Sat in the warm garden I think the farmhouse must be an idyllic place to live, but after half an hour’s break the caffeine is kicking in and I’m beginning to feel a bit more lively and ready to head off and find my own spot to set up camp for the night. In another hour or so I’m at Pendeen Watch, a 114 year old lighthouse, which sits squat and stark-white against the blue, accompanied by two equally stark, black, trumpet-like foghorns, and I start looking about more keenly. It feels a bit eery here, for a camp, as the sun drops and deserted engine house chimneys seem to stalk the skyline. There’s a sudden rustle and literally a few feet away from me a well-fed fox runs across the path. It’s stunningly beautiful. The thick fur of it’s coat is the colour of autumn and the sunshine makes it look ablaze. It’s gone as deftly as it appeared.
Greg had said he’d slept in an old mine building at Levant, but I really didn’t fancy the look of the place just ahead of me. It was Geevor. I remember the mine closing in 1990 and the desperate situation it created for the local community. The whole place still feels like people have just downed tools and left; it hasn’t acquired the nostalgic beauty that most people think of when they see a derelict building teetering on the edge of the cliff. But there is beauty to find here, especially in the low sultry evening light.
Passing through Geevor I finally came to Levant Mine, one of those nostalgic ones I mentioned. It’s owned by the National Trust who have information boards dotted about and there’s a poster advertising a ‘steaming’ event the night before. Hmm, am I peeved I just missed out on what must have been a pretty unique experience, or really rather glad I’ve missed the crowds? On balance, I think, probably the latter! It’s close to 8pm now and I have to find somewhere to cook my stir fry and sleep: it’ll be sunset in an hour. There are a couple of camper vans in a small lay-by above the path and another one a short distance away. Kim was worried about me sleeping on the cliffs, “anyone could come past”, he’d said. “Well, I’ve got my Swiss army knife (which I’d managed to slice my finger on whilst oiling it the night before), I’m just going to have to take my chances, Kim”, I thought to myself. I found a dip below the vans with a rock for my stove, some very springy grass for my sleeping bag and the most incredible view.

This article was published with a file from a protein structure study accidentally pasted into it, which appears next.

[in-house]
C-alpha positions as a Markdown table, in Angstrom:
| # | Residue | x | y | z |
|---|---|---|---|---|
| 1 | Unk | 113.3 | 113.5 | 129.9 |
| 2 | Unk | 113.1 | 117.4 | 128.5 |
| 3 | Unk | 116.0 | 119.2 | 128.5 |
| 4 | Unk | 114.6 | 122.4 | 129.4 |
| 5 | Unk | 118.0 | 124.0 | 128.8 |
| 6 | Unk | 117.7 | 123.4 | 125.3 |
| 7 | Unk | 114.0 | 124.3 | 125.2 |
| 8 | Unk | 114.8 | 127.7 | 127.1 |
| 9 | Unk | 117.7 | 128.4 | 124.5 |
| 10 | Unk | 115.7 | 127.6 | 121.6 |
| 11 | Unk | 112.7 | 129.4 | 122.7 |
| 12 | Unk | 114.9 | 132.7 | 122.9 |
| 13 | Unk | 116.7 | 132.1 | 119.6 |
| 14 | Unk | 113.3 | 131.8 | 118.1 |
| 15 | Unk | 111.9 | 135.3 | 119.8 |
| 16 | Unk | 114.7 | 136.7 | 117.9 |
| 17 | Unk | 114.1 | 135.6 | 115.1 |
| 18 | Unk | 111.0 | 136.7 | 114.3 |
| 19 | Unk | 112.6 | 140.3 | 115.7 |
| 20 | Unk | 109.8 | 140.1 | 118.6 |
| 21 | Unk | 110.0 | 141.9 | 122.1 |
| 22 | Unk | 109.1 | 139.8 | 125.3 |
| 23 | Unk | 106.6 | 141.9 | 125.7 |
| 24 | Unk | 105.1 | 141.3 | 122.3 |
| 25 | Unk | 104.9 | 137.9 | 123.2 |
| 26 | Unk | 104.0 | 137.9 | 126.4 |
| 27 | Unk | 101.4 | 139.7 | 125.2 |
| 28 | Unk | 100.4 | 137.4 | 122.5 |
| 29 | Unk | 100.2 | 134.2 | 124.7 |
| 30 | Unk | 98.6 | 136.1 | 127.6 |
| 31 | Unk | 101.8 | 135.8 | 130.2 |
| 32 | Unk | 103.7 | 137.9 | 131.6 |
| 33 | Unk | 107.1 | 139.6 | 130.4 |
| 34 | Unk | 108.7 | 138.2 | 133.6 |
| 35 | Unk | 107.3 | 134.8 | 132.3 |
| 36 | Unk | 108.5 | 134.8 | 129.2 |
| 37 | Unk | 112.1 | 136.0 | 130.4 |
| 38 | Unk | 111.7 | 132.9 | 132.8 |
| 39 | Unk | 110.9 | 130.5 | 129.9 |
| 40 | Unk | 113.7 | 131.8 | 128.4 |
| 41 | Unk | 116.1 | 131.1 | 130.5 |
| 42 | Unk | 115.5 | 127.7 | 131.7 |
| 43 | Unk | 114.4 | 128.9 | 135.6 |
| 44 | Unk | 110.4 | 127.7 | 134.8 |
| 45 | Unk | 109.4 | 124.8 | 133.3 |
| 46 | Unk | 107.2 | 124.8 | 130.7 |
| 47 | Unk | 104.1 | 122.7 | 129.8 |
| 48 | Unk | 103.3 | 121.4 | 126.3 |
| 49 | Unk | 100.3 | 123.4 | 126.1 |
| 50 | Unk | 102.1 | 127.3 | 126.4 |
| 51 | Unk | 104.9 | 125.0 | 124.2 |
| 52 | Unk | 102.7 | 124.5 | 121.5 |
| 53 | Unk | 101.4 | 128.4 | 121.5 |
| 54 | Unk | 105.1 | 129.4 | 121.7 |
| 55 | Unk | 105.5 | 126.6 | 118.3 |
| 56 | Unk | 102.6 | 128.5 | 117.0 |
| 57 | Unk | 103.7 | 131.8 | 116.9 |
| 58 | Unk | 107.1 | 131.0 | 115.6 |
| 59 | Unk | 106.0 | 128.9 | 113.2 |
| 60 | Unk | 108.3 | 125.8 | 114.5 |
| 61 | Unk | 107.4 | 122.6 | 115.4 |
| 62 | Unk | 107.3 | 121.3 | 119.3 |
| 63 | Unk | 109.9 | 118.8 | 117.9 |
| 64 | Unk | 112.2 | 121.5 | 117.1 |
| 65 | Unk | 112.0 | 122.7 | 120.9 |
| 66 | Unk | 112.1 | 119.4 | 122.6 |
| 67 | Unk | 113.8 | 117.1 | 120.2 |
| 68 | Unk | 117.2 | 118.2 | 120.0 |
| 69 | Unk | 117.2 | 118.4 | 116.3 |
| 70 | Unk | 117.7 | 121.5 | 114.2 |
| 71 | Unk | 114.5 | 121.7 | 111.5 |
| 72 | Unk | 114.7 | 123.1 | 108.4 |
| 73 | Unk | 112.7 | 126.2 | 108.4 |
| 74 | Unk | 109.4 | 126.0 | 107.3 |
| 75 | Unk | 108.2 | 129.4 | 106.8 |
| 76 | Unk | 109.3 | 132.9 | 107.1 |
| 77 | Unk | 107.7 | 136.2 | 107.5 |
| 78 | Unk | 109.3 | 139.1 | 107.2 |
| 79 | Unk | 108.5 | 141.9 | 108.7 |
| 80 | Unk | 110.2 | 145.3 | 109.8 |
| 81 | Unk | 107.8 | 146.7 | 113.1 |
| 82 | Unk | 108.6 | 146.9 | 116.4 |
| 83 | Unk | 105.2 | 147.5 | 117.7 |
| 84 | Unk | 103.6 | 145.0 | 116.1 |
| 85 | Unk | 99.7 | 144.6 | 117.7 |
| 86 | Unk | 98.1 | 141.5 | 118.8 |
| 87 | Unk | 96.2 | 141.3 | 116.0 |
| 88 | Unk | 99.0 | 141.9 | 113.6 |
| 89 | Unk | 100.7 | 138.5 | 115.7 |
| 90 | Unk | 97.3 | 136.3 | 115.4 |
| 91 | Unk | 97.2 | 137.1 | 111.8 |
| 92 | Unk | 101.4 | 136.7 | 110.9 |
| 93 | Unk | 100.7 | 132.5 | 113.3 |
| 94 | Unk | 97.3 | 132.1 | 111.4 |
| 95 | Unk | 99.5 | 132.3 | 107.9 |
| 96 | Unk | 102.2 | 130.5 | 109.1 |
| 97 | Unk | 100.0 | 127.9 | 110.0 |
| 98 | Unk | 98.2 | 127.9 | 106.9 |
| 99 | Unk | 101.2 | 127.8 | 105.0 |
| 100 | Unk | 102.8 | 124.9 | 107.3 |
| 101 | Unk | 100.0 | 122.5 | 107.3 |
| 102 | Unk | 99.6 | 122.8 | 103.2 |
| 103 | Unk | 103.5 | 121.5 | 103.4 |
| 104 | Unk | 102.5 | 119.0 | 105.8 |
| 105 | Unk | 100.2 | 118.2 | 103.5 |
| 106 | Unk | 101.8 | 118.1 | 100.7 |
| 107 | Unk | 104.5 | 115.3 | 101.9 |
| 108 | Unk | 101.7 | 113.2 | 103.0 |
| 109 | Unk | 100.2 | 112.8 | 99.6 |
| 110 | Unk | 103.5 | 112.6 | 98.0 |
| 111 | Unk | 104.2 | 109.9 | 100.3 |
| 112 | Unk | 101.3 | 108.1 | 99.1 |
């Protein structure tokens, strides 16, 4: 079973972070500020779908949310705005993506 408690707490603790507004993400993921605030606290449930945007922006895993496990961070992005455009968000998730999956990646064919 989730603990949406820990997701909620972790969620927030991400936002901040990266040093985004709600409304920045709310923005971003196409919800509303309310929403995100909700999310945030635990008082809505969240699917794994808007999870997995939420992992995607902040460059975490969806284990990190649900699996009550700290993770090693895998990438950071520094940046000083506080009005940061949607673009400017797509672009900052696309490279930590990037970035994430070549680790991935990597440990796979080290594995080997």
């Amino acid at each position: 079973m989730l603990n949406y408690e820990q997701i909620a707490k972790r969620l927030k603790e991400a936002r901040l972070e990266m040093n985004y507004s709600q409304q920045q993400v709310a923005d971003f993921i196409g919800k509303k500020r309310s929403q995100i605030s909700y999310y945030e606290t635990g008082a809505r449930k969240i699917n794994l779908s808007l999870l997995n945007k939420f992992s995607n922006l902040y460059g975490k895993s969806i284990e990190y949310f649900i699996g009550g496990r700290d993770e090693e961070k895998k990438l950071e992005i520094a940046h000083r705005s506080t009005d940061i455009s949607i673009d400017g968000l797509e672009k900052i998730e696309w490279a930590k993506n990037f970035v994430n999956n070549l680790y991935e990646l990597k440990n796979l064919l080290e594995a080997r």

I slept like a baby. For nine hours.
Sunday: Levant Mine to Porthcurno (14.5 miles)
The sun rose behind the dip and I woke in a light shade with a cool breeze on my face. The long grasses swayed gently as I lay there just looking straight up at the open sky, a watery blue with thin trails of white cloud. I hadn’t heard a dawn chorus, just the odd cry of a gull, and lying there now listening to the sound of the sea and the grass moving I felt a welcome peace and contentment. I was dry, despite not having a bivy bag or shelter. My sleeping bag had got wet around my feet, where I’d obviously rolled into the heavy dew, but it hadn’t penetrated the fabric. I hung the bag on a rock in the sun and the breeze dried it off easily before I packed up camp. There was barely any air left in my mattress when I came to roll it away; I think the valve had gone. Or I’d eaten too much the day before. The grass was so springy and comfortable though I hadn’t noticed during the night.
Breakfast consisted of a hot cup of fruit tea and some Belvita Breakfast Biscuits (it was an easy option!). That wouldn’t sustain me for long judging by yesterday’s calorie consumption… I started walking at about 8am and noticed the camper vans still had their curtains drawn; sad, I thought, not to wake up and see the sky. I was soon on heathland at Botallack where a few dog walkers were taking advantage of the Sunday morning sun. There are myriad paths here trailing their way around derelict mine buildings through carpets of bluebells, like someone had come along and painted the cliffs blue during the night. I walked on, heading for Cape Cornwall where I vaguely remembered reading there was a snack van.